For most of us, stumbling across a dollar or a half-eaten corn dog on the street would be a huge freaking deal. The people on this list farted their way into fortunes that even the yarn-spinnin'est hobo on the rails would find implausible.
When a Scottsdale, Arizona man was selling his house to move into a retirement home, he contacted an appraiser to assess the value of his most prized possession: a signed LA Lakers poster sitting in his garage. When the appraiser came to look at the poster, he estimated its worth at around $300, but he found also something considerably more interesting in the garage: a painting that looked an awful lot like a Jackson Pollock.
Even though the style seemed unmistakable -- Pollock is neck-and-neck with Monet in the famed "easy to point out from a distance to feel smart at a museum" art movement -- the likelihood of an authentic Pollock making its way to the Southwestern U.S. without anyone knowing seemed like a stupid plot twist for real life. The appraiser, Josh Levine, spent 18 months and tens of thousands of dollars investigating the painting's history.
Levine discovered that the owner had a half-sister named Jenifer Gordon Cosgriff, who'd been a New York socialite earlier in the century. After some digging, he managed to link Gordon Cosgriff to a specific showing where she could've reasonably acquired the painting. When Gordon Cosgriff had died, the Arizona man had collected her belongings and stored them in his garage for decades. Levine then had forensics experts analyze the physical painting itself, and they confirmed that it was likely one of Pollock's missing "gouaches" from 1945-1949, a specific style of painting that combined water with a binding agent.
Success!!! Looks like this cold case had been returned to room temperature. (That's the closing line of every Cold Case episode.)
Levine still plans to auction the painting, and estimates its worth at between $10 million and $15 million, which is decent compensation for the embarrassment of having a seven-figure painting in your garage for a quarter of a century without knowing it.
And there was an even more unbelievable twist: That Lakers poster? Genuine Da Vinci. Unreal.
Ah, digging through the garbage: a classic get-rich-quick scheme!
At least, it was for one cleaner at South Korea's Incheon International Airport, who discovered seven gold bars buried inside a very, very heavy trashcan -- maybe the only time in history a trashcan being suspiciously heavy has ever been a good thing.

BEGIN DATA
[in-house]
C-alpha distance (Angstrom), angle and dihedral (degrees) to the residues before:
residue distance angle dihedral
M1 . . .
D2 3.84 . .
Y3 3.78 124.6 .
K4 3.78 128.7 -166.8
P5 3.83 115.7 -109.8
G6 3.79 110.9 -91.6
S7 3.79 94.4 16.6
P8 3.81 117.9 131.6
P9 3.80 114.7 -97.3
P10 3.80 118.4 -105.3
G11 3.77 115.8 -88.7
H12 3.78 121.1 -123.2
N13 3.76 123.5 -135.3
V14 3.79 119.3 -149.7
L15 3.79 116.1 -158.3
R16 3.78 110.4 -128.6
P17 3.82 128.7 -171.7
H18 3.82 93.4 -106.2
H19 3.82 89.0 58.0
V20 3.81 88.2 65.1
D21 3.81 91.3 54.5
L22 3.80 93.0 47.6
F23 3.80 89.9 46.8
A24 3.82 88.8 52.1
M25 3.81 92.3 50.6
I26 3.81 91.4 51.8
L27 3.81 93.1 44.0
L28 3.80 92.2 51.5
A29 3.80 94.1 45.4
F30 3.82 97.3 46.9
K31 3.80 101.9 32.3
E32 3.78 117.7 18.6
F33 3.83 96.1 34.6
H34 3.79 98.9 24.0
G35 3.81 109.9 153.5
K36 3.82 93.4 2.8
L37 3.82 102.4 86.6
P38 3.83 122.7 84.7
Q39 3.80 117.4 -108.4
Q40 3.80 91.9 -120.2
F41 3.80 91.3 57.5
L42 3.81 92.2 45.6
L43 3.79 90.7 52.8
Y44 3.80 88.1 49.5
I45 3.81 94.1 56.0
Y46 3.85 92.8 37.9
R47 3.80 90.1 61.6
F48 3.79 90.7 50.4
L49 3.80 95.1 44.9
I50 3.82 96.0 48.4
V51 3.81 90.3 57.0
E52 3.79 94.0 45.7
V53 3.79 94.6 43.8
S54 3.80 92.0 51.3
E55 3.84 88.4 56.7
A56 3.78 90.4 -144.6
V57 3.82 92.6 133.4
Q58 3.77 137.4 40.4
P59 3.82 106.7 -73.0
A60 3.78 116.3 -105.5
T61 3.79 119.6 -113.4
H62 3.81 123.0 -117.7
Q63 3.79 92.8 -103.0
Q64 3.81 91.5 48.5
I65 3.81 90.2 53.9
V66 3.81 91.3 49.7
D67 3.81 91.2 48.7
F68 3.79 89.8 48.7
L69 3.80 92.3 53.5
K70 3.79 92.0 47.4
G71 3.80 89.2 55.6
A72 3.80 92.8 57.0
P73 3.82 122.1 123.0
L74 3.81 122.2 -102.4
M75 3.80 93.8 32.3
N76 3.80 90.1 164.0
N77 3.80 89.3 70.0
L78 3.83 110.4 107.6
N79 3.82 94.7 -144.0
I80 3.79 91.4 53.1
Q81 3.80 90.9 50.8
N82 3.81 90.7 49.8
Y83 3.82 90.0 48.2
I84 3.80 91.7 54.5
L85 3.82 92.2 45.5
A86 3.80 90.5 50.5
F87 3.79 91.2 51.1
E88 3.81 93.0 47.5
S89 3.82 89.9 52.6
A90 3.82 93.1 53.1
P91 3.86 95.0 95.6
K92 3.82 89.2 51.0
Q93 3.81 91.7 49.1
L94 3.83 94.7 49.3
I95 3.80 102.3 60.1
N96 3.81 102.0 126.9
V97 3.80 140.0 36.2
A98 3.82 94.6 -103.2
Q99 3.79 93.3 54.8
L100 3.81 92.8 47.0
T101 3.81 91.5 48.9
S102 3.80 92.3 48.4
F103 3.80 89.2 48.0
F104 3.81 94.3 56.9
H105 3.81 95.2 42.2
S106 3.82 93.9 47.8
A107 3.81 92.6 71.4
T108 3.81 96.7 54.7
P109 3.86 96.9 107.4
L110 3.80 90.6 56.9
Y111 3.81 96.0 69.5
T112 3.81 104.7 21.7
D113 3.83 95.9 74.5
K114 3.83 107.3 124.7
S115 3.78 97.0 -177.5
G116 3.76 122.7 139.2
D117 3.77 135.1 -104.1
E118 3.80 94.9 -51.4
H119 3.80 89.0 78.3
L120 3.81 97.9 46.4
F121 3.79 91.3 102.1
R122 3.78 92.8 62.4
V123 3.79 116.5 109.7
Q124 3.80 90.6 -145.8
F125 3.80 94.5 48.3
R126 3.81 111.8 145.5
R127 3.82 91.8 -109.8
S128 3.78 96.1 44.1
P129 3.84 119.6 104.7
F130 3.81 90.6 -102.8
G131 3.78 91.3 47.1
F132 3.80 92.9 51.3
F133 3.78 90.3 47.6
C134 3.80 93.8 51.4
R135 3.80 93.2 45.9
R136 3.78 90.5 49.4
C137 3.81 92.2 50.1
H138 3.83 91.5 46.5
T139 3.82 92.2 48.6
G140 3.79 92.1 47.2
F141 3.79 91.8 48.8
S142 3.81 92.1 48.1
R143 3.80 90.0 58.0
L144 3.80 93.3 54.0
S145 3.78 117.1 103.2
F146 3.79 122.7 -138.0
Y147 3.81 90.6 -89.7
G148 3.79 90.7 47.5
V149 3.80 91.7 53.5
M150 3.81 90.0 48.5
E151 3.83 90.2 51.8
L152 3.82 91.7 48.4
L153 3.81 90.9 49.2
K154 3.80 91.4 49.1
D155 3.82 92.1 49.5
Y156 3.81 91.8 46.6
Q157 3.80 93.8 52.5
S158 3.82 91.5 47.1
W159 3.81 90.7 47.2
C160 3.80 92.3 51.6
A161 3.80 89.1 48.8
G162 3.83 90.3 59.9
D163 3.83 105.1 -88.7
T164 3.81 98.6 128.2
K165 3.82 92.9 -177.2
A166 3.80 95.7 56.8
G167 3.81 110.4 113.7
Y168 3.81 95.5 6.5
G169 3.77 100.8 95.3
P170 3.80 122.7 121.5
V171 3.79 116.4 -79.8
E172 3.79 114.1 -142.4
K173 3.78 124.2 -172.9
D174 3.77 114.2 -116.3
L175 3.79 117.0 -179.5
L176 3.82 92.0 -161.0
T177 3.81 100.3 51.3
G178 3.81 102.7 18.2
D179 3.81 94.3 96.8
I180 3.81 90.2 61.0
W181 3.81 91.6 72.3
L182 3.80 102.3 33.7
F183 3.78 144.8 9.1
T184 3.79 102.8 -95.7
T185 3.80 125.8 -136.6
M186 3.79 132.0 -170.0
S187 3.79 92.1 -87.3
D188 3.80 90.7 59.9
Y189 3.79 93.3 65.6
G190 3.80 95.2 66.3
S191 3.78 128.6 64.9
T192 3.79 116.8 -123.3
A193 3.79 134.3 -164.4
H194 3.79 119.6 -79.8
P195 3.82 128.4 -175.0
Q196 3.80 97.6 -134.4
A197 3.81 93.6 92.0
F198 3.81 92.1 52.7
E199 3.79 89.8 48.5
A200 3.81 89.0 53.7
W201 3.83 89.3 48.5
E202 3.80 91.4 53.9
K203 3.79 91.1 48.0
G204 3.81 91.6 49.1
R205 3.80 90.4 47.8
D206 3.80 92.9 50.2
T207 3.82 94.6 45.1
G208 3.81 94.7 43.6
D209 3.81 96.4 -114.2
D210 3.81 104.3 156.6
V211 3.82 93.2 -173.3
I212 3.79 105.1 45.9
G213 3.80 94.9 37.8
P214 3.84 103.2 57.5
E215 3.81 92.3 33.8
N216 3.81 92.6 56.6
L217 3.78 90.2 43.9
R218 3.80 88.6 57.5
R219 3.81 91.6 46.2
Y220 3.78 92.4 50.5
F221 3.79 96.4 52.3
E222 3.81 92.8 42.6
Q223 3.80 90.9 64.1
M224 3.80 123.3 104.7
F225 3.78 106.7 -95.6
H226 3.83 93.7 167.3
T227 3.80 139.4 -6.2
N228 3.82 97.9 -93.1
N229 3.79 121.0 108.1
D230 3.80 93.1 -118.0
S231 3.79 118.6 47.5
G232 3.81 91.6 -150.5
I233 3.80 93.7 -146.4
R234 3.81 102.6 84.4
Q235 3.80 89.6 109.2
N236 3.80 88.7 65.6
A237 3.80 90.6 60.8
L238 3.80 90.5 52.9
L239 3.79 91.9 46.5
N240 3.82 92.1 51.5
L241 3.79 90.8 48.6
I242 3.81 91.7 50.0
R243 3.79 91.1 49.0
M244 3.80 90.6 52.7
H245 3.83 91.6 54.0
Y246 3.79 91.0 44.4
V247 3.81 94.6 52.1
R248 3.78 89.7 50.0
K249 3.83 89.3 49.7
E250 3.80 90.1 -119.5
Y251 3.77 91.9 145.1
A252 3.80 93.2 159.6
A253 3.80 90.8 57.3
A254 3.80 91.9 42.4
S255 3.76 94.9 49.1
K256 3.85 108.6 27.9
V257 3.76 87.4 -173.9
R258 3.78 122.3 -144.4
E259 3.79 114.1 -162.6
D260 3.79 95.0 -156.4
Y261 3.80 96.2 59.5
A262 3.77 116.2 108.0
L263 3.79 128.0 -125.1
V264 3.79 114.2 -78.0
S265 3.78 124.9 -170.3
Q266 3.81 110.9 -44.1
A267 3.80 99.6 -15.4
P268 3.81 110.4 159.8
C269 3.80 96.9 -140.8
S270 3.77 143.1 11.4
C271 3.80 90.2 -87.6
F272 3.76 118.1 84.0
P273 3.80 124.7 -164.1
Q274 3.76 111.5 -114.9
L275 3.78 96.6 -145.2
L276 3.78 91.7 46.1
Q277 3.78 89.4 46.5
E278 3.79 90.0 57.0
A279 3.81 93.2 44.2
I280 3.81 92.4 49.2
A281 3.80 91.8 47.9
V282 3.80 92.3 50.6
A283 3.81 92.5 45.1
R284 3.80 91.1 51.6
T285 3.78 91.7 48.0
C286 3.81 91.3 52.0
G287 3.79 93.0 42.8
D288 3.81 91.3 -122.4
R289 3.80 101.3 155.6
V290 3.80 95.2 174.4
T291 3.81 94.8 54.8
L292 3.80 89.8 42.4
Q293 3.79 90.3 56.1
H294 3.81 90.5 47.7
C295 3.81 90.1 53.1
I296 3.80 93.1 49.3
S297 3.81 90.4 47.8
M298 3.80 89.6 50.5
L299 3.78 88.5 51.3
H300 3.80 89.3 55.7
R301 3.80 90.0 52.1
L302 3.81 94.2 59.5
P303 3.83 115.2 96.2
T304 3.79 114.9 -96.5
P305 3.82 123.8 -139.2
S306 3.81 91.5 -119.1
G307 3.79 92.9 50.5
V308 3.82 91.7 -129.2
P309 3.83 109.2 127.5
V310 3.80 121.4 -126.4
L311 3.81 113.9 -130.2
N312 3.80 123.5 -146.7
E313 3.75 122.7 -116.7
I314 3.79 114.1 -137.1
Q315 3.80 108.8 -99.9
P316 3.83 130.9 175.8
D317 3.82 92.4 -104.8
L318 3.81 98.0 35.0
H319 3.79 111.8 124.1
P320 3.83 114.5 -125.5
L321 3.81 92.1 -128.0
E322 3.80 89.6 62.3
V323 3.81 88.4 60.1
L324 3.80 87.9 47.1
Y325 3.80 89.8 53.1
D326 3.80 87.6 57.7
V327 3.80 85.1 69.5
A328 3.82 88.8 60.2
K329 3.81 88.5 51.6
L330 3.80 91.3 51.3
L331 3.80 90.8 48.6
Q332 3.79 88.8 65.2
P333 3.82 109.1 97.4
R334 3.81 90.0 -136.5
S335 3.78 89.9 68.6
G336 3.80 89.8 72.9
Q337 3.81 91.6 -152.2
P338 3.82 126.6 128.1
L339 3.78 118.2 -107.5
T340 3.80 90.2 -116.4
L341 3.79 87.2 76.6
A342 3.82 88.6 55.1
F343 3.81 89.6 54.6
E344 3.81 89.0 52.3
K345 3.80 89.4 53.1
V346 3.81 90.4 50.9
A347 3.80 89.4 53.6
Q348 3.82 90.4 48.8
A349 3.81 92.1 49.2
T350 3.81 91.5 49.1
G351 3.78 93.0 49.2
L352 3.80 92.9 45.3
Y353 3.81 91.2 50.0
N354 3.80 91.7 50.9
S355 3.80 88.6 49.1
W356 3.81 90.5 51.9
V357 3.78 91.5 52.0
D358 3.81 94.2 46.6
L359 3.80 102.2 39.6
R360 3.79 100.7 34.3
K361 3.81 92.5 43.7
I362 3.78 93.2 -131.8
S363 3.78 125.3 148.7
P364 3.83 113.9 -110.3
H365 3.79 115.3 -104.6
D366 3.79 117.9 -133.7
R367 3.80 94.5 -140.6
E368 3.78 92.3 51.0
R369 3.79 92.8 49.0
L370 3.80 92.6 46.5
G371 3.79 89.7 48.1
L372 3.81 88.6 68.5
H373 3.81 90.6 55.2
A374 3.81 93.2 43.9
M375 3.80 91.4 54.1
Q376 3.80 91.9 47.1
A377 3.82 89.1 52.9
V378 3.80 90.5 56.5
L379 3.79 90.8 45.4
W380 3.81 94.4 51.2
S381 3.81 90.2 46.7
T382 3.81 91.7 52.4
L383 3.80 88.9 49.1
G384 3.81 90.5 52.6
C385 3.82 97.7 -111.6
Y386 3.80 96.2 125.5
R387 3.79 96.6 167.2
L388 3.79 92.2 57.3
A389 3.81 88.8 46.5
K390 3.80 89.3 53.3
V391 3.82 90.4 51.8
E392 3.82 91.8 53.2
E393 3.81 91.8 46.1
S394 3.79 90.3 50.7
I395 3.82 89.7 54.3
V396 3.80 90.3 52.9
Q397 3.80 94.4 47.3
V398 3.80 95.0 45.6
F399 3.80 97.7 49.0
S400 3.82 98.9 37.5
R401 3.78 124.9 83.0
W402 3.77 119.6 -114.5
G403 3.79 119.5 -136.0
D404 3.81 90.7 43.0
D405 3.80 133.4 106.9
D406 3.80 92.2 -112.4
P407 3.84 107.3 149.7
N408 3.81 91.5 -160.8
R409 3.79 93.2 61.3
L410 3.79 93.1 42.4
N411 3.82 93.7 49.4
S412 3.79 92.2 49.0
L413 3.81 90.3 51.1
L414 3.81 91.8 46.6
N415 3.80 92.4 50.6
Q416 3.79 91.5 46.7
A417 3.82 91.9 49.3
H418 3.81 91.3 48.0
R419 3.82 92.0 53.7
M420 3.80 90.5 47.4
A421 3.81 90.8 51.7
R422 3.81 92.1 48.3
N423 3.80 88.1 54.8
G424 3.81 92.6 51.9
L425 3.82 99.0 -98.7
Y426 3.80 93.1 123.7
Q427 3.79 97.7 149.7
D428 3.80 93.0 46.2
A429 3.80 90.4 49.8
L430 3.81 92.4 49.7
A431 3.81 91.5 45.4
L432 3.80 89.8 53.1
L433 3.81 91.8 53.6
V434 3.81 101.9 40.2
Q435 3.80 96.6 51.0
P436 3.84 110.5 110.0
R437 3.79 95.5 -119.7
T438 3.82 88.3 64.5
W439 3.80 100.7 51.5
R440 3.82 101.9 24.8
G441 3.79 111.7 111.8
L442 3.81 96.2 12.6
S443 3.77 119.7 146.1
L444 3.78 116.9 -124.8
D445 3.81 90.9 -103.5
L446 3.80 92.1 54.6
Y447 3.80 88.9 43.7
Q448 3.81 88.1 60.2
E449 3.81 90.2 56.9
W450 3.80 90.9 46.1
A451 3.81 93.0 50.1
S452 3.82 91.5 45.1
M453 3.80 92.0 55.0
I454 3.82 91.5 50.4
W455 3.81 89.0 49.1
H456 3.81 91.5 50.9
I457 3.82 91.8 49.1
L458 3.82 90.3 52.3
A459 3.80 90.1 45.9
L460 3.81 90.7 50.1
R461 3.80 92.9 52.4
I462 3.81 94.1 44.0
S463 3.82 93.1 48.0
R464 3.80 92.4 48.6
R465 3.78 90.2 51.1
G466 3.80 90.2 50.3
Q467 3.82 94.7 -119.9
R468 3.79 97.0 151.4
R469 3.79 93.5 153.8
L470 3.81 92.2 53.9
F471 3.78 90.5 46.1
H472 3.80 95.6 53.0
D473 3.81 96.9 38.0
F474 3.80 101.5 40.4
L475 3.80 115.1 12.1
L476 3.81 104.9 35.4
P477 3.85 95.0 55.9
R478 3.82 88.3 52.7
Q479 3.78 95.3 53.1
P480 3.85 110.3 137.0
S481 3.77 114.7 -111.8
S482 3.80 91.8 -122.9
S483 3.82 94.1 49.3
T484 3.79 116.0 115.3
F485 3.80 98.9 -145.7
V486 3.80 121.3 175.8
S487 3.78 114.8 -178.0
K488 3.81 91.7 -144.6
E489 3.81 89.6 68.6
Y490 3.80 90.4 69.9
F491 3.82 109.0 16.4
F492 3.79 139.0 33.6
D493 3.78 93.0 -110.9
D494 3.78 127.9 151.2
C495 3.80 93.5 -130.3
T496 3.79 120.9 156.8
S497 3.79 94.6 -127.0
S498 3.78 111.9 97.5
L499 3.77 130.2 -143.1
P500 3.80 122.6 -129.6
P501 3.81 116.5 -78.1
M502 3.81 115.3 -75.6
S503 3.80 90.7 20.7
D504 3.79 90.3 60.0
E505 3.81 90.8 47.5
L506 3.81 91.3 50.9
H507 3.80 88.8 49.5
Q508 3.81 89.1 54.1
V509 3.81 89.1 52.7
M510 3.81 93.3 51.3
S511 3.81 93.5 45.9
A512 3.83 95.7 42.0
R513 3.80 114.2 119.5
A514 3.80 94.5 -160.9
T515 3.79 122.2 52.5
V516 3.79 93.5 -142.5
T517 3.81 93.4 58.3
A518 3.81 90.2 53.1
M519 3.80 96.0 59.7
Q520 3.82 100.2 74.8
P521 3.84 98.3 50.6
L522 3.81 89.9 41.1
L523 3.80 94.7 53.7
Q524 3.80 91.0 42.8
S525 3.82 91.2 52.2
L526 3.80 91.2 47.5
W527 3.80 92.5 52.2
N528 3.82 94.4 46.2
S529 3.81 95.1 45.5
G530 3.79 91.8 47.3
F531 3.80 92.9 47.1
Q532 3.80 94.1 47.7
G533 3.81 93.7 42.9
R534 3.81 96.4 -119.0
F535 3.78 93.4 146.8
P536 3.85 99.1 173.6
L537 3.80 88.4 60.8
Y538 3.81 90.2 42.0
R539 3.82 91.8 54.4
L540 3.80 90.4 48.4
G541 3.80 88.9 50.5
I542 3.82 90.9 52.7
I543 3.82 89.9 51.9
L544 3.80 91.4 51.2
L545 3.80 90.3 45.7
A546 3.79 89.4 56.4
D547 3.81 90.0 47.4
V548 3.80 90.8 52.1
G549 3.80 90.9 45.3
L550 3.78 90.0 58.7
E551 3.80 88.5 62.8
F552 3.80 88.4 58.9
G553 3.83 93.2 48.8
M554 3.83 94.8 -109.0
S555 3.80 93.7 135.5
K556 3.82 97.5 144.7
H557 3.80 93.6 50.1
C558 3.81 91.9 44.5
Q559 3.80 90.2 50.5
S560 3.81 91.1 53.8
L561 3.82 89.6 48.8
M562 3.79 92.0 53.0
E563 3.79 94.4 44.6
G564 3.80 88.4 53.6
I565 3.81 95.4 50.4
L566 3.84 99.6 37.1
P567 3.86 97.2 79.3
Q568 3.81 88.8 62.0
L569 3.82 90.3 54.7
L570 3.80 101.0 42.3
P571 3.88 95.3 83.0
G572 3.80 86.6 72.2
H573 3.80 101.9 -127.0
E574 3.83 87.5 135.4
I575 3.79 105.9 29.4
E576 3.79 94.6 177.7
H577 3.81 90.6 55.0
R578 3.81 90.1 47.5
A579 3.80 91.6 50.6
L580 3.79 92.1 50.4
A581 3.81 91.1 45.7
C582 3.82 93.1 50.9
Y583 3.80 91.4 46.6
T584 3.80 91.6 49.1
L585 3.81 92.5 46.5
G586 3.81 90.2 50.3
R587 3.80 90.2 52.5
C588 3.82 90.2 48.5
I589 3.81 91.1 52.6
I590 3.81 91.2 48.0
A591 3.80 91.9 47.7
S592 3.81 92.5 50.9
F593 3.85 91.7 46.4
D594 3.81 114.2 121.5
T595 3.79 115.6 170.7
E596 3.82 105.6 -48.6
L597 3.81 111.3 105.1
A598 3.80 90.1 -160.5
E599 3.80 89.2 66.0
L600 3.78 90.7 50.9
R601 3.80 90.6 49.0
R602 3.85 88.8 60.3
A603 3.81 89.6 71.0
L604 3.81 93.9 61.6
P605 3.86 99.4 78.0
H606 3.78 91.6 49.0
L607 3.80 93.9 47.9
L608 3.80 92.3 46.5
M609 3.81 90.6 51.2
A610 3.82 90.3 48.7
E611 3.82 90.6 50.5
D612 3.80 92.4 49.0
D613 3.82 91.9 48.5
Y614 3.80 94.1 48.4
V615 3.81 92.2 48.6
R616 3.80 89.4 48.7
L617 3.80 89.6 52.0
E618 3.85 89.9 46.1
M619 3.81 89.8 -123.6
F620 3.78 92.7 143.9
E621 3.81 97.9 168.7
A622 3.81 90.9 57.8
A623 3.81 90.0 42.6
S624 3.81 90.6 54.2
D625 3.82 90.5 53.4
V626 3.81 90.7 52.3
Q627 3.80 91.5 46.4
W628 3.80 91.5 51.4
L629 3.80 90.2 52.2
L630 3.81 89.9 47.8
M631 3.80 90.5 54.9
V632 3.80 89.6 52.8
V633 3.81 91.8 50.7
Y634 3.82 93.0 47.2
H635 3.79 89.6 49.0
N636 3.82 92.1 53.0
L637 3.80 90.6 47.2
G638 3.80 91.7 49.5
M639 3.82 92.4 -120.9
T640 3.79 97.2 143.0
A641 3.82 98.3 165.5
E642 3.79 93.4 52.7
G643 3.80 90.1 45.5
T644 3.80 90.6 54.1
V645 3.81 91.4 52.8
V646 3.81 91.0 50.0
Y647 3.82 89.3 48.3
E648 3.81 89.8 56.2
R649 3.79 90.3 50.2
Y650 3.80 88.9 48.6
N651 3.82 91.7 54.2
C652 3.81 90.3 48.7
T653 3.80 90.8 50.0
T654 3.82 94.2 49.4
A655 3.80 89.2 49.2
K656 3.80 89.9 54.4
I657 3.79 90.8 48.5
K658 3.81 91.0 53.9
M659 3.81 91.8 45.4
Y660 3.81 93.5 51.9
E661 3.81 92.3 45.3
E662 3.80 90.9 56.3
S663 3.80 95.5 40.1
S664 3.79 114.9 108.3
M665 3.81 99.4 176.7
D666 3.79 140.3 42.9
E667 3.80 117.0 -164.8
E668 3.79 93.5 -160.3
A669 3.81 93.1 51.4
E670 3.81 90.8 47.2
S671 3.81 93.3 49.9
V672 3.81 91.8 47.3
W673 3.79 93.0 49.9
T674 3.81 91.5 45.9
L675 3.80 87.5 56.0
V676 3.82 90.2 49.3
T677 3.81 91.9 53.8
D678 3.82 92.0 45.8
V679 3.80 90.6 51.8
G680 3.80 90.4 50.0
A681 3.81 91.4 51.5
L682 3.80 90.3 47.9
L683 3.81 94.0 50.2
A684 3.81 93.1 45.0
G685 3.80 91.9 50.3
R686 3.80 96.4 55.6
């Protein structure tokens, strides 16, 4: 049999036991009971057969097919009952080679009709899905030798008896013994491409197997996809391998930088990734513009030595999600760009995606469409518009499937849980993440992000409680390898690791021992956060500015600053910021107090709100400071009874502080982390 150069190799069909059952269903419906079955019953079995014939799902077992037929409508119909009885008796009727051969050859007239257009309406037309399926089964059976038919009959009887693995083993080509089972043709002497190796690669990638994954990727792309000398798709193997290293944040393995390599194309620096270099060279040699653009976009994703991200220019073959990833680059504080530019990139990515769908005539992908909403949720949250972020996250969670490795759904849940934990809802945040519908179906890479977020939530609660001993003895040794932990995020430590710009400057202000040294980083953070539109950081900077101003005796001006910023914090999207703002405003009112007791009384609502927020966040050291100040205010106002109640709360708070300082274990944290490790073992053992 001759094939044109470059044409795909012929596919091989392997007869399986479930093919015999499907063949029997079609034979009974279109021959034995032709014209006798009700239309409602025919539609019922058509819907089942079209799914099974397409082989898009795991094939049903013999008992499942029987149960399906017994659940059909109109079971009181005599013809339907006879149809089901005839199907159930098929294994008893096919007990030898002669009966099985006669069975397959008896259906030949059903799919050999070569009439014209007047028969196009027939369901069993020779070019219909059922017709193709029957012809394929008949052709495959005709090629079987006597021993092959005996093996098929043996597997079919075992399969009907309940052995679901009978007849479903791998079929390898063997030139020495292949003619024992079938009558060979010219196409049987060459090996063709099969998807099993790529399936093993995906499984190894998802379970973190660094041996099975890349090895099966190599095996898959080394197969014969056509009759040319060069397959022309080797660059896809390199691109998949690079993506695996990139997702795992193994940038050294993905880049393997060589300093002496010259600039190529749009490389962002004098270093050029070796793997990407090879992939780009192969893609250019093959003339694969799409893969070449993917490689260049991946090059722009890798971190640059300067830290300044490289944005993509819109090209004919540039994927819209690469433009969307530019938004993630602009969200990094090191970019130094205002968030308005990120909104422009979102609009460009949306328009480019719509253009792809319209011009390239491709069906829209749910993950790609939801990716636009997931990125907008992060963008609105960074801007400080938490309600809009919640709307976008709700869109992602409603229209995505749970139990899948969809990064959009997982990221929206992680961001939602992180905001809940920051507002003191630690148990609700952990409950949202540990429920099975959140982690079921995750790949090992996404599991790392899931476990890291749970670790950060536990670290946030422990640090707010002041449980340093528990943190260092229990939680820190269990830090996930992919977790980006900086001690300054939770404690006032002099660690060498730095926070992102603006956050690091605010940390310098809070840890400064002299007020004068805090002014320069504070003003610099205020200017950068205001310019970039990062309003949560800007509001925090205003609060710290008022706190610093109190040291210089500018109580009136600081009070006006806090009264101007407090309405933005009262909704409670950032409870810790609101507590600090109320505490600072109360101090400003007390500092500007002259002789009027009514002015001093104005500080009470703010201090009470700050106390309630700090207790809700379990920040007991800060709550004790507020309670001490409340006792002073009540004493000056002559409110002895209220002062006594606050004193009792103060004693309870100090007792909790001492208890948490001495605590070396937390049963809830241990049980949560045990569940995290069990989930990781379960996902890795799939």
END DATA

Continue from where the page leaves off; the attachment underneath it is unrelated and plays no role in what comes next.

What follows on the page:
Security footage showed two other men discarding the gold -- worth about $325,000 -- in the trash, likely because they feared customs. The bars will become the lawful property of the service worker if no rightful owner steps forward to claim them, as long as they're not connected to any criminal activity. Which we're sure they're not. People chuck stuff in the trash all the time before flights -- bottles of water, piles of gold bars worth six figures, giant million-dollar novelty checks made out to them, you name it. It's extremely likely nothing shady happened here.
A garage in North Carolina was opened for the first time in 26 years, revealing an absolute treasure trove of barely used classic cars worth upwards of $4 million. The contents included an extremely rare 1967 Ferrari 275 GTB with only 13,000 miles on it, a 1966 Shelby Cobra 427 with only 19,001 miles, a 1976 Triumph TR6 with 9,000 miles, a propane-powered 1978 Morgan Plus 8 with a mere 3,000 miles, and a BMW 325ix from the mid '80s.
So if this wasn't a scene from a post-apocalyptic movie where they uncover some long-abandoned storeroom and say a bunch of winking stuff about the present day ("Bee Emm Doubleyou? Was this some sort of ... mechanized demon horse?"), then why the hell were millions of dollars' worth of cars sitting untouched in a single garage?
Apparently, the owner of the cars parked them in that garage after his mechanic died in a motorcycle accident, then never hired a replacement. The cars sat there indefinitely, until the city condemned the garage and forced the owner to relocate its contents, and the owner was like, "Oh yeeeeah, this million-dollar 1960s Ferrari I own! Been lookin' for this." Really no different from reaching down through couch cushions and finding a remote for an old TV. Just hadn't gotten around to it for a couple decades.